Quantification of two specific molecules in urine can help in the early detection of kidney damage triggered by treatment with aminoglycosides in patients with cystic fibrosis (CF), a study suggests.
This finding was reported in the study “Urinary Biomarkers of Aminoglycoside-Induced Nephrotoxicity in Cystic Fibrosis: Kidney Injury Molecule-1 and Neutrophil Gelatinase-Associated Lipocalin,” published in the journal Scientific Reports.
Despite their therapeutic activity, aminoglycosides can promote damage to the kidneys. Indeed, exposure to these antibiotics has been associated with an increased risk of acute kidney injury in children with CF, and 31 to 42 percent of adult CF patients have impaired renal function due to a cumulative effect.
Kidney impairment is routinely evaluated based on creatinine levels in urine. However, detectable changes only happen when significant and potentially irreversible kidney damage has occurred. This highlights the need of better biomarkers that may aid for early detection of kidney damage triggered by aminoglycosides treatment.
A team led by researchers at the University of Liverpool evaluated the potential of two urinary renal biomarkers — kidney injury molecule-1 (KIM-1) and neutrophil gelatinase-associated lipocalin (NGAL) — to identify aminoglycoside-induced damage in children with CF.
A total of 158 children and young adults with CF (up to 20 years old) were recruited from 10 clinical sites across the United Kingdom; 23.4 percent had received at least one course of treatment with tobramycin, an aminoglycoside.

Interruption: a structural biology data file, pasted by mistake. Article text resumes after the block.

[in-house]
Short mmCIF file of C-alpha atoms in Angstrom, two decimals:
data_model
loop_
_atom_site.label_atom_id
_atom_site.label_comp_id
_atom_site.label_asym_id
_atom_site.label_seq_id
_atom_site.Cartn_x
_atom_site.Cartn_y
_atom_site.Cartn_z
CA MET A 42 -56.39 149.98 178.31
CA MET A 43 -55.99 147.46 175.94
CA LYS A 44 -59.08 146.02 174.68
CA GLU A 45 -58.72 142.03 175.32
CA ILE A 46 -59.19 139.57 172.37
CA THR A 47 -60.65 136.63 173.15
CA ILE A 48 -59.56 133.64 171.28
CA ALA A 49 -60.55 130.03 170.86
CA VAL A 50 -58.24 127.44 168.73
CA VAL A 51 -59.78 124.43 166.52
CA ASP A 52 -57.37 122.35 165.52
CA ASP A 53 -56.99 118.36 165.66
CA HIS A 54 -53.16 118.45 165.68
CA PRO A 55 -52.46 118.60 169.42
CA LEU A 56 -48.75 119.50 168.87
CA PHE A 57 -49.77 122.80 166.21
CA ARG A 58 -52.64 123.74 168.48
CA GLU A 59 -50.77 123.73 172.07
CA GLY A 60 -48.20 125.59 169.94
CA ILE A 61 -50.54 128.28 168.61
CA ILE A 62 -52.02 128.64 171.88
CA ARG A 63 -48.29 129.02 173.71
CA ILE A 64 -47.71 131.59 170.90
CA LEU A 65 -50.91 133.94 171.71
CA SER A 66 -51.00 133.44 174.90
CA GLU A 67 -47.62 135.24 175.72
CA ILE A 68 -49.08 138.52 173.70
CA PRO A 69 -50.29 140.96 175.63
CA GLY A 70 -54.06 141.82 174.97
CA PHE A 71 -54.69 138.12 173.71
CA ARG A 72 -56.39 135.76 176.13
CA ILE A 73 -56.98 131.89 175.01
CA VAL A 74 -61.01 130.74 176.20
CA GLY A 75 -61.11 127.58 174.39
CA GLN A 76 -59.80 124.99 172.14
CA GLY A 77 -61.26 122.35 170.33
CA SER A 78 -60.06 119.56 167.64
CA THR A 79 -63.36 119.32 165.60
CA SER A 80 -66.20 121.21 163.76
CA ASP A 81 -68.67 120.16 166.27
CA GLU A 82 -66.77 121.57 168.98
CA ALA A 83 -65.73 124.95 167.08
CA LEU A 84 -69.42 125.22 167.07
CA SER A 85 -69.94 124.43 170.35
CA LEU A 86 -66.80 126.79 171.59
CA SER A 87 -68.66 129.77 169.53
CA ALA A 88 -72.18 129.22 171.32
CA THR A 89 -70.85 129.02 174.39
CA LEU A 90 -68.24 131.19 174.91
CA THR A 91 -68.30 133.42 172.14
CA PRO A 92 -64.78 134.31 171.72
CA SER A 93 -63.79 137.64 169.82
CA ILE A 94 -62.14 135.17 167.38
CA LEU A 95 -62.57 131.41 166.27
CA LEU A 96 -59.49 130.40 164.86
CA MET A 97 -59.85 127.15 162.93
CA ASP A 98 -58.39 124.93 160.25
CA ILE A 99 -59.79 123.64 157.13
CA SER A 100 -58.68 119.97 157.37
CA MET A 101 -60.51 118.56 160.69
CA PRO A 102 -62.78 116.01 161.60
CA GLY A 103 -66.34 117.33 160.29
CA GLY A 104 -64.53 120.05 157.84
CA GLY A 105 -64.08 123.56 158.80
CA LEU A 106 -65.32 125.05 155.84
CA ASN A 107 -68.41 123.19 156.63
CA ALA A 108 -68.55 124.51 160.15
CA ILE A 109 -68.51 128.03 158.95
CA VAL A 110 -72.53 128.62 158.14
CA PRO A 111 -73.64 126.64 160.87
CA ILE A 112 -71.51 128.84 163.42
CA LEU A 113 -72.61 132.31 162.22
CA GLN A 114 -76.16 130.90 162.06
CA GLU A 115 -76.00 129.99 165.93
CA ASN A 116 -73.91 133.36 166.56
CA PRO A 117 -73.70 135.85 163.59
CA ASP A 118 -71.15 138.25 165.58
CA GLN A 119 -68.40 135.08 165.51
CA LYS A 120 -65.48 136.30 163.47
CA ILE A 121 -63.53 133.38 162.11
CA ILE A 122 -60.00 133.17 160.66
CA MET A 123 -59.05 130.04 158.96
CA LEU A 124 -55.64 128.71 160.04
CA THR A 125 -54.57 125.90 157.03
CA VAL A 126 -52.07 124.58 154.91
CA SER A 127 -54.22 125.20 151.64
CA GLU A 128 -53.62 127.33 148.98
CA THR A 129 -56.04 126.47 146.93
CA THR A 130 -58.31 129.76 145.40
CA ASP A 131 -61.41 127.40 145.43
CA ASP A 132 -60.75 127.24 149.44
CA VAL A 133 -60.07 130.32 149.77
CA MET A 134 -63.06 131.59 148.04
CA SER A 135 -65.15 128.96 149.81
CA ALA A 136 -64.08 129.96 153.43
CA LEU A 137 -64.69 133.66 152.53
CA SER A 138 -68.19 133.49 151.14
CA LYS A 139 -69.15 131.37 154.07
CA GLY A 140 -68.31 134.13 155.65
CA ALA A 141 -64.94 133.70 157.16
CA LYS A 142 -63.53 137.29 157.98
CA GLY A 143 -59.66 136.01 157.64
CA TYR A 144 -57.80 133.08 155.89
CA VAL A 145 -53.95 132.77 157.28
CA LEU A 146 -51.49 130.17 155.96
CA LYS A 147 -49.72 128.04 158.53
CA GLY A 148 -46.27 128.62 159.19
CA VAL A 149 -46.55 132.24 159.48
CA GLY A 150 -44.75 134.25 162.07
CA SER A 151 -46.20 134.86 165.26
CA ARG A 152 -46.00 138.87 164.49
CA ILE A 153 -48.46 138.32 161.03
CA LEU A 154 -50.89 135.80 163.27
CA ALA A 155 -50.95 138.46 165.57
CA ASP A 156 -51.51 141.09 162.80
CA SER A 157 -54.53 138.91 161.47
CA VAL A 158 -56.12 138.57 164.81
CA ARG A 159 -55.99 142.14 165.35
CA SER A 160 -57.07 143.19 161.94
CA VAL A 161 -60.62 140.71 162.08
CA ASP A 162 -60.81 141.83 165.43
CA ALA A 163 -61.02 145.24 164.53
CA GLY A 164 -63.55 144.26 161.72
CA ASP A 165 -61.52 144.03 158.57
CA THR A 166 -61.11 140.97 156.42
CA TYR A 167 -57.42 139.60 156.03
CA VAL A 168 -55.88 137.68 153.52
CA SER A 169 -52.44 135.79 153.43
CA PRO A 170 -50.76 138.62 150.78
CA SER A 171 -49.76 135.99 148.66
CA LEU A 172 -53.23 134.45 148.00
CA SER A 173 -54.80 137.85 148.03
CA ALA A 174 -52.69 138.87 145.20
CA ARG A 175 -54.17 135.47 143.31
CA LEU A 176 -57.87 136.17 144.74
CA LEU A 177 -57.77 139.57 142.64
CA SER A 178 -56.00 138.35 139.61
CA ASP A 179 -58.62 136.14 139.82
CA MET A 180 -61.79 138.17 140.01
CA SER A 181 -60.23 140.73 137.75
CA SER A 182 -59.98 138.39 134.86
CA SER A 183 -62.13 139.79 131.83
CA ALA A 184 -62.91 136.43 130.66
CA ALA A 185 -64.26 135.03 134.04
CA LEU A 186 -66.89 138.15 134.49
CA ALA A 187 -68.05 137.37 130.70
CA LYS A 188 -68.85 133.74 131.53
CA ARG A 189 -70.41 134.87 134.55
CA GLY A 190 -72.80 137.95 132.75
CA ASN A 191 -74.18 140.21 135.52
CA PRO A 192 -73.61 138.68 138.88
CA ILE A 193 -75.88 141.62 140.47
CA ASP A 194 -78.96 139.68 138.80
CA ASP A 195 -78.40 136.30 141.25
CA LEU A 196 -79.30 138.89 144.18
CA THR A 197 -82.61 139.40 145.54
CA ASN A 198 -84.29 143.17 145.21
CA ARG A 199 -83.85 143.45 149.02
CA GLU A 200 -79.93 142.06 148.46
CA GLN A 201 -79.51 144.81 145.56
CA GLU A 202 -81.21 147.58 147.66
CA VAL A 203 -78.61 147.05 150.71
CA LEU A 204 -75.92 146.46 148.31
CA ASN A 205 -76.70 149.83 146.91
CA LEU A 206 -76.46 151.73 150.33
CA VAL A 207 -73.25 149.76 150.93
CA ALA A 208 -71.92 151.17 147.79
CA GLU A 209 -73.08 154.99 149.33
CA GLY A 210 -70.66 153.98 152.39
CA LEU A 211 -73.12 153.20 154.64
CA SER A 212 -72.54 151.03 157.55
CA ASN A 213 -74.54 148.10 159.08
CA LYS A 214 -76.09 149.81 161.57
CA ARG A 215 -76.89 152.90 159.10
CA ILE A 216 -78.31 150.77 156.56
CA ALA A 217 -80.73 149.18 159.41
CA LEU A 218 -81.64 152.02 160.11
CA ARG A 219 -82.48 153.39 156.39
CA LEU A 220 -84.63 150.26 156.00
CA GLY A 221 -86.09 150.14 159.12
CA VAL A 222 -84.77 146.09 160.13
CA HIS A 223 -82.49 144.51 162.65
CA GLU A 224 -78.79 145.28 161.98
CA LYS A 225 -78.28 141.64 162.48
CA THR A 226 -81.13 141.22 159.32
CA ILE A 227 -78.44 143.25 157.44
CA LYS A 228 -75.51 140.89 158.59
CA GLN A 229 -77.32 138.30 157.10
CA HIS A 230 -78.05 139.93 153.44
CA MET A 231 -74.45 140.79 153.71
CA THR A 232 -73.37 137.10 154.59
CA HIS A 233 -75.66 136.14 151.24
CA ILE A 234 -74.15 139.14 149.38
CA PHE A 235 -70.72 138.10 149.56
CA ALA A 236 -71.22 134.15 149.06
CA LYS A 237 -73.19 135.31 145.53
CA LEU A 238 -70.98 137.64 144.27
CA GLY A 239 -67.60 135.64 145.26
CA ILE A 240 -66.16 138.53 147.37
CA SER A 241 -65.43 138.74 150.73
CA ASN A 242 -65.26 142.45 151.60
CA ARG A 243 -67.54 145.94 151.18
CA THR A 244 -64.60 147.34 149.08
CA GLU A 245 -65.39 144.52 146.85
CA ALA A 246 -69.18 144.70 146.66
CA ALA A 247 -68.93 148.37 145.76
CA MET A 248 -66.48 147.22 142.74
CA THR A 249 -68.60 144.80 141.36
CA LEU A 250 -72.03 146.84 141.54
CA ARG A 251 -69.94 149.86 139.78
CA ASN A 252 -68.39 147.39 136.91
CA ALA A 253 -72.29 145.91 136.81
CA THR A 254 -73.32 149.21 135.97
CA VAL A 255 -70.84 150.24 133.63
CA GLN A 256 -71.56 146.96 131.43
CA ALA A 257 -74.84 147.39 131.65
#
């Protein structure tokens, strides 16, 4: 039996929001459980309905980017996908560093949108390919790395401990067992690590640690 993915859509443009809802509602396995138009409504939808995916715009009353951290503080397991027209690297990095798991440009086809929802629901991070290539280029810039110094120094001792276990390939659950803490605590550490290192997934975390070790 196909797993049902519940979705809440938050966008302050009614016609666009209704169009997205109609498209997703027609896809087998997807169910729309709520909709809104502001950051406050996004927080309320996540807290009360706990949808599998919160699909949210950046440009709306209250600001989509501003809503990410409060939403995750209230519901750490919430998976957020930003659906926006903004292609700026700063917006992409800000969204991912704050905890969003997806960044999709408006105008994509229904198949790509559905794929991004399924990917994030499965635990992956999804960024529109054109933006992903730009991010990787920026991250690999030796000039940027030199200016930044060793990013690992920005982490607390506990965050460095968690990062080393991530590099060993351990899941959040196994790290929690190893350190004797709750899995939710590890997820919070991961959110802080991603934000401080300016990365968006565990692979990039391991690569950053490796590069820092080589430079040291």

Researchers found that during aminoglycosides treatment, the levels of both KIM-1 and NGAL increased by 2.28-fold and 4.02-fold, whereas creatinine value increased only 1.07 times. The team also found that KIM-1 levels were associated with the number of tobramycin courses.
Analysis of the biomarkers in urine during the 14-day course of tobramycin further showed that KIM-1 levels tended to remain elevated even upon termination of the treatment, whereas NGAL levels returned to baseline levels.
During the study follow-up period, that ranged from 12 to 24 months, no patient developed AKI.
“Our research shows that KIM-1 may be a useful, non-invasive, biomarker of acute and chronic kidney damage associated with exposure to aminoglycosides in patients with CF,” Steve McWilliam, MD, PhD, said in a press release. McWilliam is a National Institute of Health research academic clinical lecturer in Pediatric Clinical Pharmacology from the University of Liverpool, and lead author of the study. “But its clinical utility needs to be further evaluated in prospective studies,” he added.
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